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Council Passes Paid Family Leave Legislation. Mayor Bowser: “I will not add my name to this legislation.”

family-leave
Photo by PoPville flickr user Jordan Barab

From the Mayor’s Office:

“Mayor Bowser released the following statement regarding the Council’s passage of the Paid Family and Medical Leave Bill:

“Chairman Mendelson and the Council passed a $250 million tax increase to mostly benefit residents of Maryland and Virginia. It is wrong to raise District taxes to fund a costly, new government program that sends 66 percent of the benefits outside of the city, and leaves District families behind. If the Council wants to raise $250 million in new taxes, shouldn’t the focus be on District residents and their needs?

Councilwoman Cheh was correct when she described this legislation as ill-considered, a situation we are likely to regret, and not the best way to go. I predict the Council will need to revisit this legislation and address the detrimental impacts on District residents and small businesses.

I will not add my name to this legislation.”

The Washington Post reports:

“The bill, which passed by a veto-proof margin of 9 to 4, guarantees eight weeks of paid time off to new parents, six weeks to workers caring for ailing family members and two weeks of personal sick time.”

From Council Member Silverman’s office:

“Councilmember Elissa Silverman (I-At Large) voted with a majority of her D.C. Council colleagues to approve, on a second and final reading, the Universal Paid Leave Amendment Act of 2016, which will create a family and personal medical leave program in the District of Columbia. The legislation passed by a vote of 9 to 4.

Under the final bill, the District will create a social insurance system that will provide up to eight weeks of annual paid leave to new parents for a birth or adoption, up to six weeks for District workers to care for a sick loved one, and up to two weeks for District workers in need of personal medical leave. Self-employed individuals may opt into the program. District government employees will remain under the D.C. government program; federal employees and District residents who work for employers outside of D.C. will not be covered by the bill.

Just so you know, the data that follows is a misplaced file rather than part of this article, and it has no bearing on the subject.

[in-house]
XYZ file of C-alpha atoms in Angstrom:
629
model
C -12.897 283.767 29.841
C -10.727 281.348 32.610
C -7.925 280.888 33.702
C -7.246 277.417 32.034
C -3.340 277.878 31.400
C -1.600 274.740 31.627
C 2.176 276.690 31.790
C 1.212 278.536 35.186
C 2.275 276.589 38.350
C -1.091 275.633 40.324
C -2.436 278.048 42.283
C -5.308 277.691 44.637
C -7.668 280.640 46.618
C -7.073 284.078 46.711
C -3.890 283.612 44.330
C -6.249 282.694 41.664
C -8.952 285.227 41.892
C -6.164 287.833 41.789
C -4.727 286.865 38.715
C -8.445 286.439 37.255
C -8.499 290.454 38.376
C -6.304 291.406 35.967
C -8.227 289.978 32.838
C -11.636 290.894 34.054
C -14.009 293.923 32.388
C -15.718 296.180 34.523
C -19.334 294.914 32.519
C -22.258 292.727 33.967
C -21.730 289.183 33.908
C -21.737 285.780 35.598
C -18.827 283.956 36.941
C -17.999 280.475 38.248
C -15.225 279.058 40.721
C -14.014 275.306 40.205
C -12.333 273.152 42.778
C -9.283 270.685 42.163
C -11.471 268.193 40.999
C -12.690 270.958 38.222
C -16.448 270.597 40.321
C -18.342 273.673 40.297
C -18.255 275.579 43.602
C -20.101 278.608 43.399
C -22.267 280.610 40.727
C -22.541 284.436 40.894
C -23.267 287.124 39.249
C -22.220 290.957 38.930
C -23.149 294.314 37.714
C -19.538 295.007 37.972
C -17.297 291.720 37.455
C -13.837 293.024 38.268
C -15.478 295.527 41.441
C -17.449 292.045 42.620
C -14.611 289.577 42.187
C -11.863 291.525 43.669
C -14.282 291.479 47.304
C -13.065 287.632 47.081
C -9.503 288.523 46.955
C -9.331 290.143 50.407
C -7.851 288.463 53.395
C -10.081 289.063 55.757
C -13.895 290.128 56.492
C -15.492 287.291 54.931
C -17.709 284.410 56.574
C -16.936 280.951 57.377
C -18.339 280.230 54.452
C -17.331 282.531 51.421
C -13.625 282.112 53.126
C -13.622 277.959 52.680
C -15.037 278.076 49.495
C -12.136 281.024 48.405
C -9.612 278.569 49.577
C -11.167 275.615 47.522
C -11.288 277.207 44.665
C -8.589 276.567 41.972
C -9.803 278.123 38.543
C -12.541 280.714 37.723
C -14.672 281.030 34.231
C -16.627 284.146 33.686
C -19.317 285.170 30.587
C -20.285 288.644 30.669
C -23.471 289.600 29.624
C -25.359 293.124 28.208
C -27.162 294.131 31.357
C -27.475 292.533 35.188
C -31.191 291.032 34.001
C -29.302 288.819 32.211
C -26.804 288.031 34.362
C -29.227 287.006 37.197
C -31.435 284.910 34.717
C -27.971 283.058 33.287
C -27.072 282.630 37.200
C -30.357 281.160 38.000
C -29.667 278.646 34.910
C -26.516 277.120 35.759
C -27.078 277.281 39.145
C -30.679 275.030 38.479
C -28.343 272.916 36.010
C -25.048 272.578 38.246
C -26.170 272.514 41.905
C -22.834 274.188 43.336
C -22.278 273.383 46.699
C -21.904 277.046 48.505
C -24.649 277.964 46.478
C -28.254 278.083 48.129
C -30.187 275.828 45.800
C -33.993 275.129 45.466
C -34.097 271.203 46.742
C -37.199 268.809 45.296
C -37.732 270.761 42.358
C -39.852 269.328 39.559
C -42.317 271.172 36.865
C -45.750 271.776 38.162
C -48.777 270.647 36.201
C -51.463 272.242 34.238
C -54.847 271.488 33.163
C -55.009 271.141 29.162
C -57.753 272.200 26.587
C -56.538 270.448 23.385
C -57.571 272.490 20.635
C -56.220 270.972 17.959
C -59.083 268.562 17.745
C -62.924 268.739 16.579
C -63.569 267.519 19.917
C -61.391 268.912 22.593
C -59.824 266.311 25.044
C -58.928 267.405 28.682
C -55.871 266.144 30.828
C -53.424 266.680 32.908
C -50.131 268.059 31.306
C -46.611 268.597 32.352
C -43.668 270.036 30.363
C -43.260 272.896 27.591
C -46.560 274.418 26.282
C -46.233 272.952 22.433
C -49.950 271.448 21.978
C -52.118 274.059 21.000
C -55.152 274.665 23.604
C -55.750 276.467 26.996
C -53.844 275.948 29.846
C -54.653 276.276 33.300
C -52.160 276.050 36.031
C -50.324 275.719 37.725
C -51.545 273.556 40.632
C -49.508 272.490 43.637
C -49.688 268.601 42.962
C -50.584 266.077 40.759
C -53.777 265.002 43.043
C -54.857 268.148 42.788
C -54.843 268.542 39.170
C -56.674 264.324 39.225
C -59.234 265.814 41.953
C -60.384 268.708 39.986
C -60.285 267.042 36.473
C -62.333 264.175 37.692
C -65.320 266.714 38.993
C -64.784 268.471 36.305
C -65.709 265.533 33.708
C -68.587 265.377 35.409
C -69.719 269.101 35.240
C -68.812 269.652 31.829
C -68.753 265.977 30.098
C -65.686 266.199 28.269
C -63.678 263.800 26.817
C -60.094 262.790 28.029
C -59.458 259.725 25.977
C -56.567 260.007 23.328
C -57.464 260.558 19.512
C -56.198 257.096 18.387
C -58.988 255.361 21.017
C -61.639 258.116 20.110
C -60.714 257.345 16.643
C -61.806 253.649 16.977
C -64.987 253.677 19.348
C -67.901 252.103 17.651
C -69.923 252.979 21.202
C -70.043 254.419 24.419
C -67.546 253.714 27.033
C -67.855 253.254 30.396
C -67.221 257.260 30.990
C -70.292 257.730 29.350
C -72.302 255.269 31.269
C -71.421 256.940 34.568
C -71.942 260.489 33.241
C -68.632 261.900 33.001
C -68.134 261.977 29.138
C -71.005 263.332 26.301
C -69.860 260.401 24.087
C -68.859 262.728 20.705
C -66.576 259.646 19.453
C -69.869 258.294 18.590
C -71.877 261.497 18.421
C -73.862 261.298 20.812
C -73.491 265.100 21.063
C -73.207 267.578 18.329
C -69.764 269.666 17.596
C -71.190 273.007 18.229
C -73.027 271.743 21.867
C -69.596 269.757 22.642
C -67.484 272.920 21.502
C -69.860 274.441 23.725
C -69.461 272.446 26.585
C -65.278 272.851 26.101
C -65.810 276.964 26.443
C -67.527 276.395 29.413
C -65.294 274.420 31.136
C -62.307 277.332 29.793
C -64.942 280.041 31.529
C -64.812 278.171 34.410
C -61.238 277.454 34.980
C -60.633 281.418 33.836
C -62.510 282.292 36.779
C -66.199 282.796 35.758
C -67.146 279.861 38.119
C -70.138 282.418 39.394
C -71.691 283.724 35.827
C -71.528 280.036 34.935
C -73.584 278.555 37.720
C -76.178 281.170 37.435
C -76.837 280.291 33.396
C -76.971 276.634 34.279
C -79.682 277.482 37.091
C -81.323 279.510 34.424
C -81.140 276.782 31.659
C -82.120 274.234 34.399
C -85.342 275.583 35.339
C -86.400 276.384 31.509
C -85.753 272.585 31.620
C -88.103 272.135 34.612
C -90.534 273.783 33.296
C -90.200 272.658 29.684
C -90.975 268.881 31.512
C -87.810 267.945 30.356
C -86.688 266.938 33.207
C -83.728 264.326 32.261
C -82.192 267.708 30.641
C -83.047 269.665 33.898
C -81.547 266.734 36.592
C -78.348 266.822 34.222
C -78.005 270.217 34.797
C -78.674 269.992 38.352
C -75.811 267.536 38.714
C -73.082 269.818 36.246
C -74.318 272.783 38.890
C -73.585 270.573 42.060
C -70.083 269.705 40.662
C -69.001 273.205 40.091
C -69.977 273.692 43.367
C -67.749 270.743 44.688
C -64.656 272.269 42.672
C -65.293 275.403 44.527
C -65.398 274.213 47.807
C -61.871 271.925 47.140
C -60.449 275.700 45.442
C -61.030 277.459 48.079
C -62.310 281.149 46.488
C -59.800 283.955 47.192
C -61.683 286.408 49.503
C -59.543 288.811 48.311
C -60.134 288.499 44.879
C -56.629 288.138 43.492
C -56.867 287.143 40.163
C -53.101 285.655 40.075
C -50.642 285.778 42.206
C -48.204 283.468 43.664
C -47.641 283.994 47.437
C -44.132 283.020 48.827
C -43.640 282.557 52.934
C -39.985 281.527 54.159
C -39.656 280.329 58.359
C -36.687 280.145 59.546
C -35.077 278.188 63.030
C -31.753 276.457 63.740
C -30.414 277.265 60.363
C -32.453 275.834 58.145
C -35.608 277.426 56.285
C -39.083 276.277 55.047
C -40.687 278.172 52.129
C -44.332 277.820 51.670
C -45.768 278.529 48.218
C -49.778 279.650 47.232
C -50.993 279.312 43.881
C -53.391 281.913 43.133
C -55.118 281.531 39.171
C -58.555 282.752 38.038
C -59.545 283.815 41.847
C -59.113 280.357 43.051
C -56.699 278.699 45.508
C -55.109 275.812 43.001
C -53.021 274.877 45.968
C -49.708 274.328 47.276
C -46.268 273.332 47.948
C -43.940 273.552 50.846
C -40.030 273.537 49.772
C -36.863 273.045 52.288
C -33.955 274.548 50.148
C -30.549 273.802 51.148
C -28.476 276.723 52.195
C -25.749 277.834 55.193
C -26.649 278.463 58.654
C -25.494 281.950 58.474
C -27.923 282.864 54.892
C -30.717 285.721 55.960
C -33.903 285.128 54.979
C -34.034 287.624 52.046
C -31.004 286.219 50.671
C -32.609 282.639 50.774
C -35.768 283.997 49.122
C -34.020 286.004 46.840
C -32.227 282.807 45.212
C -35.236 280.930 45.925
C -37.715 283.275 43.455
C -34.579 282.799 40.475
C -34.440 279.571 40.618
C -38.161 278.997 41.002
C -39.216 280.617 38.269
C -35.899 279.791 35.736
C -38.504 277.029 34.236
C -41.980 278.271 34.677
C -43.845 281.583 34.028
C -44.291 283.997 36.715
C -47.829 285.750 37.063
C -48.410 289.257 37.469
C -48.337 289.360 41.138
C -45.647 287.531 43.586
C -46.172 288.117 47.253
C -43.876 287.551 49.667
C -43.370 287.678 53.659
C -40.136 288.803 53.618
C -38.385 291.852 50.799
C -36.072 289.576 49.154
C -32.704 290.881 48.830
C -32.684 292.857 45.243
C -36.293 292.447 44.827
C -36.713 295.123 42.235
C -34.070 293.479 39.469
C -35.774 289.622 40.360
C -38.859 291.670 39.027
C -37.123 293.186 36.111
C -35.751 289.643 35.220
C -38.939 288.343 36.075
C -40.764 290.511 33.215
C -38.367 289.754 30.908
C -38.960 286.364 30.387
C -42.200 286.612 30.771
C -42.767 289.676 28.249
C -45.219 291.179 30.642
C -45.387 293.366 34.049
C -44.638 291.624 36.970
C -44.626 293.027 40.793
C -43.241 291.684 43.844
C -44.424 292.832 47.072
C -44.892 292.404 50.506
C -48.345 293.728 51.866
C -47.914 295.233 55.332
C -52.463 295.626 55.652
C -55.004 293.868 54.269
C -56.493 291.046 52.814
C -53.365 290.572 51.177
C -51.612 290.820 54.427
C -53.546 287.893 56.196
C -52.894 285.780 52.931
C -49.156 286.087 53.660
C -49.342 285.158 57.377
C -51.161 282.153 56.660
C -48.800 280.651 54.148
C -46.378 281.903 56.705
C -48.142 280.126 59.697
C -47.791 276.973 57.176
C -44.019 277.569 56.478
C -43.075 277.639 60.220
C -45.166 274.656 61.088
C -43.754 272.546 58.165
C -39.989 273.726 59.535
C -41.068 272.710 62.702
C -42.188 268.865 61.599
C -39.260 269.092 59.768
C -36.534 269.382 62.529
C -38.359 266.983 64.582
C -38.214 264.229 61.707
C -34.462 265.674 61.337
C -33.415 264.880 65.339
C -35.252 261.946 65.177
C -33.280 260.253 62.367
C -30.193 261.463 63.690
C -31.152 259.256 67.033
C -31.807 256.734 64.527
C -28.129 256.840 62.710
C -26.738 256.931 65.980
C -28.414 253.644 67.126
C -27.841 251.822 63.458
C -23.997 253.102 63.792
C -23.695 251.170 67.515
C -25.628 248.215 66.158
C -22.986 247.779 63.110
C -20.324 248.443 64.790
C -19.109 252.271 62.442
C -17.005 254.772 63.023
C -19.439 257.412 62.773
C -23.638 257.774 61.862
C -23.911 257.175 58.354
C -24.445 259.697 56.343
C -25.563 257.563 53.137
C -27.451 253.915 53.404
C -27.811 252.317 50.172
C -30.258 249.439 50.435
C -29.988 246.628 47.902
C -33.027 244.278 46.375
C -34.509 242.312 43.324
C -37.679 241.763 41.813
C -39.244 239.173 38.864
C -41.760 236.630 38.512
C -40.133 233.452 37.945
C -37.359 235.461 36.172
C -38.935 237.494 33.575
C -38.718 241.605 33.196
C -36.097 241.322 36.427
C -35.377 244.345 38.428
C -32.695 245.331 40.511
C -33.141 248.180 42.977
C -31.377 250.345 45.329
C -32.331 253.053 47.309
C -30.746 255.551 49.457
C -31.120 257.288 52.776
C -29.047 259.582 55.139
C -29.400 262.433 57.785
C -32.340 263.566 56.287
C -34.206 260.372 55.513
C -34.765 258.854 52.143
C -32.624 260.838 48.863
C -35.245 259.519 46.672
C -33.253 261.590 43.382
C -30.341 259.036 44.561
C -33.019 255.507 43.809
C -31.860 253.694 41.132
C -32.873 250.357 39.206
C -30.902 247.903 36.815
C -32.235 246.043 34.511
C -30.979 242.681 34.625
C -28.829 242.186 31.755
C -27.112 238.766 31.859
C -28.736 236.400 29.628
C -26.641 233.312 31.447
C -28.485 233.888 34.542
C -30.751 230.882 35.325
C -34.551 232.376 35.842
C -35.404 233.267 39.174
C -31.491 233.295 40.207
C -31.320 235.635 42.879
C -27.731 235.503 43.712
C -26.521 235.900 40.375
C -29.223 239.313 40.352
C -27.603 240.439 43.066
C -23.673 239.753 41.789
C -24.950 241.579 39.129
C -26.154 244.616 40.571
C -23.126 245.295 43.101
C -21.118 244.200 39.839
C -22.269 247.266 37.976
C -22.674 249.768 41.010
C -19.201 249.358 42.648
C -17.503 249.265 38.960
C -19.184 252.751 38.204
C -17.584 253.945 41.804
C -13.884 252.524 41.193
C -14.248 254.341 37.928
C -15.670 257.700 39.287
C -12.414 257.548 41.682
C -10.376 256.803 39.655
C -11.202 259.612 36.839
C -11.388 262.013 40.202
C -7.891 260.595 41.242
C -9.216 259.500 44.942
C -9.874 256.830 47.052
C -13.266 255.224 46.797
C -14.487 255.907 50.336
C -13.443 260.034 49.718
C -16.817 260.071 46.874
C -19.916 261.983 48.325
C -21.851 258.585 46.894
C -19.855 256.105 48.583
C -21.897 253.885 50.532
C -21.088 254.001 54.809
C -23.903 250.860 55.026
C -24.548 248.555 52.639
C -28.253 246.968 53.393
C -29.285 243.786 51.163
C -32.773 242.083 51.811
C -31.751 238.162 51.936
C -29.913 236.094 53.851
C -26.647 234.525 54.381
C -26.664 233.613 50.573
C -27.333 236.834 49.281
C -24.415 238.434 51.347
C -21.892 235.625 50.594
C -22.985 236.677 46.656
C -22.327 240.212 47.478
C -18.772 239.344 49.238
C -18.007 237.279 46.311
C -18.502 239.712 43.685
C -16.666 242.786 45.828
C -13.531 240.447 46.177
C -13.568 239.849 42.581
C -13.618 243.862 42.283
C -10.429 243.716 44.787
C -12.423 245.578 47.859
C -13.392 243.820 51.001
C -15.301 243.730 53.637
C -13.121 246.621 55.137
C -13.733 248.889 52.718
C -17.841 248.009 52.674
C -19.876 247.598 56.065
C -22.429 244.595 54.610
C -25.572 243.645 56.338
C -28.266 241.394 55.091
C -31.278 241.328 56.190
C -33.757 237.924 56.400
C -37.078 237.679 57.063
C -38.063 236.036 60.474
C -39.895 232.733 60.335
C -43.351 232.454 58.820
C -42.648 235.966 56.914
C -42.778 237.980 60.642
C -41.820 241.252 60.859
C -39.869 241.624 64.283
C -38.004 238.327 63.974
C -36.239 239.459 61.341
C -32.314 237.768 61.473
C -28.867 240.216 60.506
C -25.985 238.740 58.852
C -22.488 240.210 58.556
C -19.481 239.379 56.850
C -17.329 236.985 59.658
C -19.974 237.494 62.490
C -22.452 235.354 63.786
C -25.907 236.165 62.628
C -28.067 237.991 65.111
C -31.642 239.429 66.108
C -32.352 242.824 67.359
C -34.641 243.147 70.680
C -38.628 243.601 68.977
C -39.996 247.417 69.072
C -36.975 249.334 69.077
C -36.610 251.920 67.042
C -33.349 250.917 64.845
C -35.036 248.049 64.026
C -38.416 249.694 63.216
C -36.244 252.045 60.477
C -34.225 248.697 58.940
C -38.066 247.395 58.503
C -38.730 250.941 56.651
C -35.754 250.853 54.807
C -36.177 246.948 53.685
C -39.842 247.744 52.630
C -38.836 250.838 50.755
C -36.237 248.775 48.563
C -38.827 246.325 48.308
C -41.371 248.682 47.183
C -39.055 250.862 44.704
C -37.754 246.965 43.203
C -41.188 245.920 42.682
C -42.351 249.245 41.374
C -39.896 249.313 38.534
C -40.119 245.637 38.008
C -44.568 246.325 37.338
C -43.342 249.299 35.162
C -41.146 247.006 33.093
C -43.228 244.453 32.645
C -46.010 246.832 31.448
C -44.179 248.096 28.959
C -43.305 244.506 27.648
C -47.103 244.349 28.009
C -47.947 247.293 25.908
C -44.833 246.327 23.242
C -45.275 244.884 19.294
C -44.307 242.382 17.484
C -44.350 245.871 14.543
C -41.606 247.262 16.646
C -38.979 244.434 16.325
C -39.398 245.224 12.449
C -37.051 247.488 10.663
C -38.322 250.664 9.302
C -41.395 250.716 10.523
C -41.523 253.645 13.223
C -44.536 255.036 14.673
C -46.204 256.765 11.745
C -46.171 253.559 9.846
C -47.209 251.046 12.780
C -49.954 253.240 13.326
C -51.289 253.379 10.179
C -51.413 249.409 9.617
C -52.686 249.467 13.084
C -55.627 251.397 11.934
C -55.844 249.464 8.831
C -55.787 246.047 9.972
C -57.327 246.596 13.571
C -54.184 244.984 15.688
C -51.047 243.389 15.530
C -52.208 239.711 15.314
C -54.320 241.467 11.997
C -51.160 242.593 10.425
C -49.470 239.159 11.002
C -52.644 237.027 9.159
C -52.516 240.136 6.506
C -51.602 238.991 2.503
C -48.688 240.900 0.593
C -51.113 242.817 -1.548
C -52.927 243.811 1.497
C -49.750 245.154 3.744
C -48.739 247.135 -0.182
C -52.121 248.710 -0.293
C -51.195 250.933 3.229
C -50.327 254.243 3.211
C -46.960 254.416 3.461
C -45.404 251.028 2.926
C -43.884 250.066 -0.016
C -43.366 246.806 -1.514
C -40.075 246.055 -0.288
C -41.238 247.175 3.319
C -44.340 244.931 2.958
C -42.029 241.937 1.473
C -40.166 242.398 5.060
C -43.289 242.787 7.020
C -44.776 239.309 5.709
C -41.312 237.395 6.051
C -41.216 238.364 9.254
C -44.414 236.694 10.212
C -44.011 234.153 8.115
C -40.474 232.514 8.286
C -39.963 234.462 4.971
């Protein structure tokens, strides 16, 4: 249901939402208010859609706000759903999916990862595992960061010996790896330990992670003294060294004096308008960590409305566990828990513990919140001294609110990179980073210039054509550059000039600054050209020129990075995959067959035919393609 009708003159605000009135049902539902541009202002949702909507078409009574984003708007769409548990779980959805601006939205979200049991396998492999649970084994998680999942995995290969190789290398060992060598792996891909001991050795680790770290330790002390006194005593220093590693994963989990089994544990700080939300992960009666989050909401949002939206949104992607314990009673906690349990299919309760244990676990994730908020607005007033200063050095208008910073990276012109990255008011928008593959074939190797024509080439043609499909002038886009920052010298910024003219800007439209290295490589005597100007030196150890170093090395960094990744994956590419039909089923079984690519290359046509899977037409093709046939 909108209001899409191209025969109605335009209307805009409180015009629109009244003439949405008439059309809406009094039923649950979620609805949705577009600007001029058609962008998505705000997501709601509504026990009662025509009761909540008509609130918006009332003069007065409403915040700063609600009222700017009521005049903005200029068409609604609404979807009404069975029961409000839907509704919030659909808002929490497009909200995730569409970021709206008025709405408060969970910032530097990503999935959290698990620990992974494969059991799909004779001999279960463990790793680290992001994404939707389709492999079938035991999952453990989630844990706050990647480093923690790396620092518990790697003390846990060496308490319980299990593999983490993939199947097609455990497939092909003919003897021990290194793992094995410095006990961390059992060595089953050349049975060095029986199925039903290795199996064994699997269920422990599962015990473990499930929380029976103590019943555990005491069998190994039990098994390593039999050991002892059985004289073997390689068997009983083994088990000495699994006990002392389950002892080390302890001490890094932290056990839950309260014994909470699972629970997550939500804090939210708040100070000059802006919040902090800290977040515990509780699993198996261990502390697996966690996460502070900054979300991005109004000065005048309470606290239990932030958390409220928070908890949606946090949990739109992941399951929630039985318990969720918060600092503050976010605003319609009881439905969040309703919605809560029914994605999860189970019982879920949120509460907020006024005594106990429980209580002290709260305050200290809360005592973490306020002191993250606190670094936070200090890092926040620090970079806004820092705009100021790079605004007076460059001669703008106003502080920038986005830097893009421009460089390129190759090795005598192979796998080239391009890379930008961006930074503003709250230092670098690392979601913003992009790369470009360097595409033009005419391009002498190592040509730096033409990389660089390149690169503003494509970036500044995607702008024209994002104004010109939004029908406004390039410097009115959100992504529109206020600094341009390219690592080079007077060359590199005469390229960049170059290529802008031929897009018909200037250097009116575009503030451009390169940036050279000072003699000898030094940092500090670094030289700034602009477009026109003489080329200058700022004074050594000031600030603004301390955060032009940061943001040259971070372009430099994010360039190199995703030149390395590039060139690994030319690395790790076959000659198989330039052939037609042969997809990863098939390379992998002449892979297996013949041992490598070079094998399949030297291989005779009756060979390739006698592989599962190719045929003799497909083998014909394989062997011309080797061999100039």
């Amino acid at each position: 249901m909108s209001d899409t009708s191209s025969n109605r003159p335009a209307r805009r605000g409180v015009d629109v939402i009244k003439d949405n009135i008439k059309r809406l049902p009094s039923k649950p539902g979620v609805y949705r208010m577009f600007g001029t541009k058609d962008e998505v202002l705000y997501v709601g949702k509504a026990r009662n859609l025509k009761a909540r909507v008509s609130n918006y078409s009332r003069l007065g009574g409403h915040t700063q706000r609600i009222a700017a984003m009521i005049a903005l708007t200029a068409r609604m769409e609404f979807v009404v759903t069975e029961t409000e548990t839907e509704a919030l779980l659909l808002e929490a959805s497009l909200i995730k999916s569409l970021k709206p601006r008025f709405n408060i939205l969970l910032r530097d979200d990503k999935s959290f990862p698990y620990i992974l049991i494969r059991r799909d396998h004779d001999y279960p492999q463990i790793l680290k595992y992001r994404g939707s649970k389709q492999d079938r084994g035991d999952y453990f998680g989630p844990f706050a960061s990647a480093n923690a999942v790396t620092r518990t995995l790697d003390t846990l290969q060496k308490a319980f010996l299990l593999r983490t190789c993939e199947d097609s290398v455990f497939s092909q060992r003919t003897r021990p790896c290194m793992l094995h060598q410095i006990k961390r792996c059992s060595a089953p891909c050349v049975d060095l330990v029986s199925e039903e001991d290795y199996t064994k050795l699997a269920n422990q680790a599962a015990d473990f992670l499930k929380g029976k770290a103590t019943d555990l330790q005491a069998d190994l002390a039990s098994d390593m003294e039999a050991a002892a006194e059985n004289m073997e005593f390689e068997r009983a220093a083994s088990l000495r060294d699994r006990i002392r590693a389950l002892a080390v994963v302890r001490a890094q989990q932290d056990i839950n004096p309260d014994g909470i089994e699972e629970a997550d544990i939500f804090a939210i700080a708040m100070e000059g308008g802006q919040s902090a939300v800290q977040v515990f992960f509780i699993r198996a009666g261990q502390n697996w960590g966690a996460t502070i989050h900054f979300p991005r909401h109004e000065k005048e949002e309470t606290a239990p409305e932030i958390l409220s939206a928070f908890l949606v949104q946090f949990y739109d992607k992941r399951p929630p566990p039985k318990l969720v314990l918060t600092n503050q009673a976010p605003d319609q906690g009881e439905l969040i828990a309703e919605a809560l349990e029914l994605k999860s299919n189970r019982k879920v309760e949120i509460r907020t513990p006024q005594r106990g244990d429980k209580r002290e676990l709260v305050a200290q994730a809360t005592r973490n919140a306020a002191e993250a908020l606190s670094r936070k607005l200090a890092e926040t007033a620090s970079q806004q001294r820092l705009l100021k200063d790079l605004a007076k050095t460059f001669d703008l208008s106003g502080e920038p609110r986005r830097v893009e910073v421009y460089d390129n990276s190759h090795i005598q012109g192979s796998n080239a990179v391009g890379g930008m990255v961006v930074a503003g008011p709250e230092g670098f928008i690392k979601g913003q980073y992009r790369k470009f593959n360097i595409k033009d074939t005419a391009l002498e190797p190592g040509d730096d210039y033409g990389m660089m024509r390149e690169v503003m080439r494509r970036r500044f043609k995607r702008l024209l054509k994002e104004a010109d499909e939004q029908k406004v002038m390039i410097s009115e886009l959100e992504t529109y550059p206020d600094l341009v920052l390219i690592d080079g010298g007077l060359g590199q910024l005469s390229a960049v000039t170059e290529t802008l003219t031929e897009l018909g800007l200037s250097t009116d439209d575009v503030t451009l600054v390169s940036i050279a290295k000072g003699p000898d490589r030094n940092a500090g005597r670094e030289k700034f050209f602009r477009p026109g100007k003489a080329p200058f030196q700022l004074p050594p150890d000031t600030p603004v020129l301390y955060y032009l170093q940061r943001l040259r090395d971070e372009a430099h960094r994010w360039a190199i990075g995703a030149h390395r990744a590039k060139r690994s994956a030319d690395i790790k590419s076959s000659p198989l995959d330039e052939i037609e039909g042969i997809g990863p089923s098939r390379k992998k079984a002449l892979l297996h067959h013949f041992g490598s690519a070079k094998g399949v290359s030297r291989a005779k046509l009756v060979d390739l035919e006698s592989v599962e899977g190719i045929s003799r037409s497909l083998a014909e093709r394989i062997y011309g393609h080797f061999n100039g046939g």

“I am proud that the District engaged in a truly robust debate about how we can best help working families in our city,” said Silverman after the final vote. “Through this discussion, the Council put forth a comprehensive paid family and medical leave program that will help us tackle one of our biggest challenges—ensuring that our city is a more equitable and fair place to live.”

The program will be funded by an employer-based 0.62% payroll tax. Under the bill’s wage replacement structure, District workers who work for private employers and make up to one-and-a-half-times the minimum wage, or $46,800 a year when the minimum wage rises to $15, will be paid 90-percent of their wages during leave. If a worker earns between $46,800 and $61,700 in a year, the benefit during leave will be between 84-percent and 90-percent of their wages. Workers earning more than $61,700 a year will receive the maximum benefit of $1,000 per week.

“With this program, District workers who take critical family and medical leave will no longer face financial calamity as well,” Silverman said.

Other members who voted in favor of the bill are Councilmember Brianne Nadeau (D-Ward 1), Councilmember Mary Cheh (D-Ward 3), Councilmember Kenyan McDuffie (D-Ward 5), Councilmember Charles Allen (D-Ward 6), Councilmember Robert White (D-At Large), Councilmember David Grosso (I-At Large), Councilmember Anita Bonds (D-At Large), and Chairman Phil Mendelson (D-At Large).

Following today’s legislative vote, the bill will be transmitted to Mayor Bowser. Additional information about today’s passage of a District paid family and medical leave program can be found at elissasilverman.com/paid_family_leave.”

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